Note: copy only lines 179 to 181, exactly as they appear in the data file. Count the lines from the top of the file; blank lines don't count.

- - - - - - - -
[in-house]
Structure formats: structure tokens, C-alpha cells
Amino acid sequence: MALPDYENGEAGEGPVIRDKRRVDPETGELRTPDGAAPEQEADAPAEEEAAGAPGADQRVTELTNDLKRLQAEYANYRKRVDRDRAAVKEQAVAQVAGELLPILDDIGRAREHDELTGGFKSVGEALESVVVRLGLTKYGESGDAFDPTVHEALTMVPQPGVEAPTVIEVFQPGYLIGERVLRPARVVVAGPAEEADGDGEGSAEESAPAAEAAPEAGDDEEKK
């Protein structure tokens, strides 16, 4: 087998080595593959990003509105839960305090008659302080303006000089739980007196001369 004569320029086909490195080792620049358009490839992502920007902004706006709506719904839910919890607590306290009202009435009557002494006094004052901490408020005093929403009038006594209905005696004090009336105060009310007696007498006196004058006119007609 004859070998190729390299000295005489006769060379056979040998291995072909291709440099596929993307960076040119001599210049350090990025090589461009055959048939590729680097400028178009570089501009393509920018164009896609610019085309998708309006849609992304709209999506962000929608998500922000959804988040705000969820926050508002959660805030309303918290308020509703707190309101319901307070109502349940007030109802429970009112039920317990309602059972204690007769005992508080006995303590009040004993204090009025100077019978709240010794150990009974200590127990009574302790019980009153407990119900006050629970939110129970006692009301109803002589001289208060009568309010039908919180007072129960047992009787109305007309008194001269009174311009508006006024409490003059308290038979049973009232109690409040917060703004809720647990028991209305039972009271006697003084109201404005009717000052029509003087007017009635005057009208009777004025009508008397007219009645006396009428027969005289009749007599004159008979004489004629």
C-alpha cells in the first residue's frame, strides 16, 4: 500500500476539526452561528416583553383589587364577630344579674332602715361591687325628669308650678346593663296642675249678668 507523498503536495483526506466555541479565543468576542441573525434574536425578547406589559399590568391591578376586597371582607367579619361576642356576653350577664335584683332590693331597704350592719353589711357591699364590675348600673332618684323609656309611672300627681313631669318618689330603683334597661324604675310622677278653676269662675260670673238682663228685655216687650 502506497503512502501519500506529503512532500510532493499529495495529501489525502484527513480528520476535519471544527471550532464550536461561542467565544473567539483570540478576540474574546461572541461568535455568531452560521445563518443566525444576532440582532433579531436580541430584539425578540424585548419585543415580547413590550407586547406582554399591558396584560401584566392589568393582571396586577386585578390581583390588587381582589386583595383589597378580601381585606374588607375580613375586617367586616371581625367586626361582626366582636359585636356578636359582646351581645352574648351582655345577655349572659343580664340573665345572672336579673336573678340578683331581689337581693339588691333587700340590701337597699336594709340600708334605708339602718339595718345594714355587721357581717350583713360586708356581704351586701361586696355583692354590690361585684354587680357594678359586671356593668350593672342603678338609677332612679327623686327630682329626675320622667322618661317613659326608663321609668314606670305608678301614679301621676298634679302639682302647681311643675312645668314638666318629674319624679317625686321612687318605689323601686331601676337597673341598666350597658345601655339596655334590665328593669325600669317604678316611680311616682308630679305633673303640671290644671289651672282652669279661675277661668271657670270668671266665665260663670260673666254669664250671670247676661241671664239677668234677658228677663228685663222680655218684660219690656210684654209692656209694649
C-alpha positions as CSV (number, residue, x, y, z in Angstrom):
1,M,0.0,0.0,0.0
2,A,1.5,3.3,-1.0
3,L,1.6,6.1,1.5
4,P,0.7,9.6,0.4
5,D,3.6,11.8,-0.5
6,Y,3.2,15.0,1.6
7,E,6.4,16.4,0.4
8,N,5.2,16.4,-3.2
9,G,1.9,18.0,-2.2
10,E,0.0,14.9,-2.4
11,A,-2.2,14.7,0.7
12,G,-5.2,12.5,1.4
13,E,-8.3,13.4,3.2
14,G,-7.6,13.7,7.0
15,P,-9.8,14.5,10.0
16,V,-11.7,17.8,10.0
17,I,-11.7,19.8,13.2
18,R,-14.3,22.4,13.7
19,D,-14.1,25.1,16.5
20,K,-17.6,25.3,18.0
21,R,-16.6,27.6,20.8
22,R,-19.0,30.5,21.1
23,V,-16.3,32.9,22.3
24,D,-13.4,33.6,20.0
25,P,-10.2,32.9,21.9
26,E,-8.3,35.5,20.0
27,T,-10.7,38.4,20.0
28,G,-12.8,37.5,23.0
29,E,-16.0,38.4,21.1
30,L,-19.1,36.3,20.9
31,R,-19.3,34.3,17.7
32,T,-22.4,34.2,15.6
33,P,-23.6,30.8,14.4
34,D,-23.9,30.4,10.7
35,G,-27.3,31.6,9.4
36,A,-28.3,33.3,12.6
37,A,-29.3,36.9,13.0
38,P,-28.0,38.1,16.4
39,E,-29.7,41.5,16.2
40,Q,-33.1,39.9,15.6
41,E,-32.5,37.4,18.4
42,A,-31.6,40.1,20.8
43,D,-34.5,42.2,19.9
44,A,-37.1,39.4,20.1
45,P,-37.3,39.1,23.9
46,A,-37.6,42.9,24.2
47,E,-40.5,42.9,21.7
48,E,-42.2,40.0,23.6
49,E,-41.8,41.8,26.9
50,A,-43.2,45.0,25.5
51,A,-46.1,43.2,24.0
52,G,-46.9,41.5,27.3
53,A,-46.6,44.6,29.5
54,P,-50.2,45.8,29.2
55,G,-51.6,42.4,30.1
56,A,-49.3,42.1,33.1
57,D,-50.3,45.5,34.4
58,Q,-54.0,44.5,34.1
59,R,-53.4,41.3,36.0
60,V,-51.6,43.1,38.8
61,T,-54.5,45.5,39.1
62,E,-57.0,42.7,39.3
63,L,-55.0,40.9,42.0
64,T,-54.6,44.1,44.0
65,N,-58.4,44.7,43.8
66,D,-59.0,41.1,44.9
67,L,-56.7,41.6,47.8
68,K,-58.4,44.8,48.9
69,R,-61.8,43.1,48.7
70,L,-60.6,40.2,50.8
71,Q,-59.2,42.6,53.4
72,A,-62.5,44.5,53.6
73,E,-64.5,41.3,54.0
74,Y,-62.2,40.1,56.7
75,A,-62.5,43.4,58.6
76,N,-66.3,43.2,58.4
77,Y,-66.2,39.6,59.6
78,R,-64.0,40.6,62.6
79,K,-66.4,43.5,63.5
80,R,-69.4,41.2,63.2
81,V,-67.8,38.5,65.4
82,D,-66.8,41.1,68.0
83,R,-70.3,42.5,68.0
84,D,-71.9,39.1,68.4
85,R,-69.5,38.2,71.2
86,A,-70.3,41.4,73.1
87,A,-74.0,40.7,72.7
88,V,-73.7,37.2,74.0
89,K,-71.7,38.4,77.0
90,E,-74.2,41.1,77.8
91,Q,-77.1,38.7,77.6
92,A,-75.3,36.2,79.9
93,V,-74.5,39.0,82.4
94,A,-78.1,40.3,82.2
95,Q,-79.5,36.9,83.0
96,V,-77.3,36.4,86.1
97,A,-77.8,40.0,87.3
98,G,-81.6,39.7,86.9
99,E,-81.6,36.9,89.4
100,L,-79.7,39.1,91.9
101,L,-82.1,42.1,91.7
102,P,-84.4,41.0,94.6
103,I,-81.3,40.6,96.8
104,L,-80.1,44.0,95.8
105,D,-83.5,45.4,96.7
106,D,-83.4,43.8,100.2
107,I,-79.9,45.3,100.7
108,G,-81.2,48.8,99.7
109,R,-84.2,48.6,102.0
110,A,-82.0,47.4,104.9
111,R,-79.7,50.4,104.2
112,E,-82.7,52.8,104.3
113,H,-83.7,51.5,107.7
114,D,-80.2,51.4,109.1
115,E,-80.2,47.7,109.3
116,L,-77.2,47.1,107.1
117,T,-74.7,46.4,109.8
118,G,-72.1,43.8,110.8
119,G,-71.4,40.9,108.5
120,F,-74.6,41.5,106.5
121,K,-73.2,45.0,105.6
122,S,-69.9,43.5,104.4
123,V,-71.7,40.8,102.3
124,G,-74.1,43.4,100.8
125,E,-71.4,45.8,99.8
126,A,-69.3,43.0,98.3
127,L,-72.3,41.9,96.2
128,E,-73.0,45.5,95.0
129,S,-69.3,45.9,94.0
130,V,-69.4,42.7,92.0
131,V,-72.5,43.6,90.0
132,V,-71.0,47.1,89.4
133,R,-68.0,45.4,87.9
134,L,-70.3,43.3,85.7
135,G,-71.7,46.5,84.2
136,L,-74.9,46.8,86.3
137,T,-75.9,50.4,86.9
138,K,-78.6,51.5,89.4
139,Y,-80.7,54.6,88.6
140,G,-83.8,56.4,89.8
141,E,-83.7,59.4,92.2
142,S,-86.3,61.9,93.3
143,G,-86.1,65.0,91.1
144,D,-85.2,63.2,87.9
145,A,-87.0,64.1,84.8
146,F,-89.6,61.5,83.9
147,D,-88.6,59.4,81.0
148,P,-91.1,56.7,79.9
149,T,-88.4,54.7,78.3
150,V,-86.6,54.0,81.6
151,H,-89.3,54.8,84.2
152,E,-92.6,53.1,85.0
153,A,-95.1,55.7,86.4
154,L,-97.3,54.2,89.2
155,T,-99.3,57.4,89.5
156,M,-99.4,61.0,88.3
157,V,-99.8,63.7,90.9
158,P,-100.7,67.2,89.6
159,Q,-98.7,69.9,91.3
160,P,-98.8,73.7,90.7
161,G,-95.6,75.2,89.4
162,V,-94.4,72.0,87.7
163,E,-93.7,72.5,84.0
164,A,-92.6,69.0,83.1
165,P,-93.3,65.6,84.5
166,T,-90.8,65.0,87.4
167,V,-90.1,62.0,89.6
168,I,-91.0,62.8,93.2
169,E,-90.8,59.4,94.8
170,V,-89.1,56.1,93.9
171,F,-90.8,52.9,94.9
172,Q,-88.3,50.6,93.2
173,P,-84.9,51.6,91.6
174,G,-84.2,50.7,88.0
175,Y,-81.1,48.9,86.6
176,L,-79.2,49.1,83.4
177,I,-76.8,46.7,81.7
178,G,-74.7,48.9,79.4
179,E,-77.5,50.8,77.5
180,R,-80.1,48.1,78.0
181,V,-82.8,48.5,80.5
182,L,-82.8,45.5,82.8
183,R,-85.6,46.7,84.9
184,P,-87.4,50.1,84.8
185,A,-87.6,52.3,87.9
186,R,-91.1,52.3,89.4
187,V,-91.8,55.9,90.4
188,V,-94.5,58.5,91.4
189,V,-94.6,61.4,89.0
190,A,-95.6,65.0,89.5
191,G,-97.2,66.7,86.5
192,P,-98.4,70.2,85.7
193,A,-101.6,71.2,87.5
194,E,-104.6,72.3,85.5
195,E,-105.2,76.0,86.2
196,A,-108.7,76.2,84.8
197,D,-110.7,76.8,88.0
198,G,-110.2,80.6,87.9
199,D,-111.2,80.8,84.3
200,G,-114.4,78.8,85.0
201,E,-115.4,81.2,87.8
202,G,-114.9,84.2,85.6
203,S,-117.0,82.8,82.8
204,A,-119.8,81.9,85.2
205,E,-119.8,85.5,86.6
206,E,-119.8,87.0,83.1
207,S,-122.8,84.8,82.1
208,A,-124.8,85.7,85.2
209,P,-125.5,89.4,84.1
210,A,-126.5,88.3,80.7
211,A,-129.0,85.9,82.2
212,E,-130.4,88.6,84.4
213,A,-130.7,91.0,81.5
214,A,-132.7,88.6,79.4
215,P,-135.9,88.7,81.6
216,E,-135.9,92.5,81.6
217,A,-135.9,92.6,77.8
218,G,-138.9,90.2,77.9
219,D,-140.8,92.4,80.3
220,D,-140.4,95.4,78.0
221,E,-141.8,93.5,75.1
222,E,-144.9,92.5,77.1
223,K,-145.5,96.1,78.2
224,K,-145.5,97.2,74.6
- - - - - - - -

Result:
173,P,-84.9,51.6,91.6
174,G,-84.2,50.7,88.0
175,Y,-81.1,48.9,86.6